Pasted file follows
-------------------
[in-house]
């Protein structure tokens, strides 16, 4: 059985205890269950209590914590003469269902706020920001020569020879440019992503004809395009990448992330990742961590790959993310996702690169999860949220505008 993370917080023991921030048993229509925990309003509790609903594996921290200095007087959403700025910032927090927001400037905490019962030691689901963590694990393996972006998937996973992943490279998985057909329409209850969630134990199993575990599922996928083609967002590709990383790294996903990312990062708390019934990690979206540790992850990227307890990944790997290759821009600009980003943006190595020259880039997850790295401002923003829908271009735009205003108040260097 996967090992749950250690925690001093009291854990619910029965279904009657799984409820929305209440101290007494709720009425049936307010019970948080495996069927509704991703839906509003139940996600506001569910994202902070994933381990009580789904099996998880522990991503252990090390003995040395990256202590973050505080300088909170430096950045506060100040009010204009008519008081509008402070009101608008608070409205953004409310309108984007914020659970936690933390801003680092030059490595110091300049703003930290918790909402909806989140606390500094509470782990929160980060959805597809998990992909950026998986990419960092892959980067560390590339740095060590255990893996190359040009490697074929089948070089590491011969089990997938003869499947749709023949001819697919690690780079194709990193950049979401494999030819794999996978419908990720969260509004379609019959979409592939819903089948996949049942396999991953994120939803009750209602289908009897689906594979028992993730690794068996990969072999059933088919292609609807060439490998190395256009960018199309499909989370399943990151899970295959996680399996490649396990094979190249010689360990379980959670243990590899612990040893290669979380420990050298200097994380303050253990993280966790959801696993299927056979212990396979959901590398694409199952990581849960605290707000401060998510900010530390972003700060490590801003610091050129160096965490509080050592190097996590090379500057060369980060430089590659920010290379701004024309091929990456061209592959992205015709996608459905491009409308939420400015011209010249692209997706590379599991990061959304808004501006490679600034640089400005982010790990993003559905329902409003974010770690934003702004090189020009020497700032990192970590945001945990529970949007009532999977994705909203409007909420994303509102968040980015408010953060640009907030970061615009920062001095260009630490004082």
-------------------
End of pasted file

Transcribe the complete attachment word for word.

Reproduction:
[in-house]
């Protein structure tokens, strides 16, 4: 059985205890269950209590914590003469269902706020920001020569020879440019992503004809395009990448992330990742961590790959993310996702690169999860949220505008 993370917080023991921030048993229509925990309003509790609903594996921290200095007087959403700025910032927090927001400037905490019962030691689901963590694990393996972006998937996973992943490279998985057909329409209850969630134990199993575990599922996928083609967002590709990383790294996903990312990062708390019934990690979206540790992850990227307890990944790997290759821009600009980003943006190595020259880039997850790295401002923003829908271009735009205003108040260097 996967090992749950250690925690001093009291854990619910029965279904009657799984409820929305209440101290007494709720009425049936307010019970948080495996069927509704991703839906509003139940996600506001569910994202902070994933381990009580789904099996998880522990991503252990090390003995040395990256202590973050505080300088909170430096950045506060100040009010204009008519008081509008402070009101608008608070409205953004409310309108984007914020659970936690933390801003680092030059490595110091300049703003930290918790909402909806989140606390500094509470782990929160980060959805597809998990992909950026998986990419960092892959980067560390590339740095060590255990893996190359040009490697074929089948070089590491011969089990997938003869499947749709023949001819697919690690780079194709990193950049979401494999030819794999996978419908990720969260509004379609019959979409592939819903089948996949049942396999991953994120939803009750209602289908009897689906594979028992993730690794068996990969072999059933088919292609609807060439490998190395256009960018199309499909989370399943990151899970295959996680399996490649396990094979190249010689360990379980959670243990590899612990040893290669979380420990050298200097994380303050253990993280966790959801696993299927056979212990396979959901590398694409199952990581849960605290707000401060998510900010530390972003700060490590801003610091050129160096965490509080050592190097996590090379500057060369980060430089590659920010290379701004024309091929990456061209592959992205015709996608459905491009409308939420400015011209010249692209997706590379599991990061959304808004501006490679600034640089400005982010790990993003559905329902409003974010770690934003702004090189020009020497700032990192970590945001945990529970949007009532999977994705909203409007909420994303509102968040980015408010953060640009907030970061615009920062001095260009630490004082």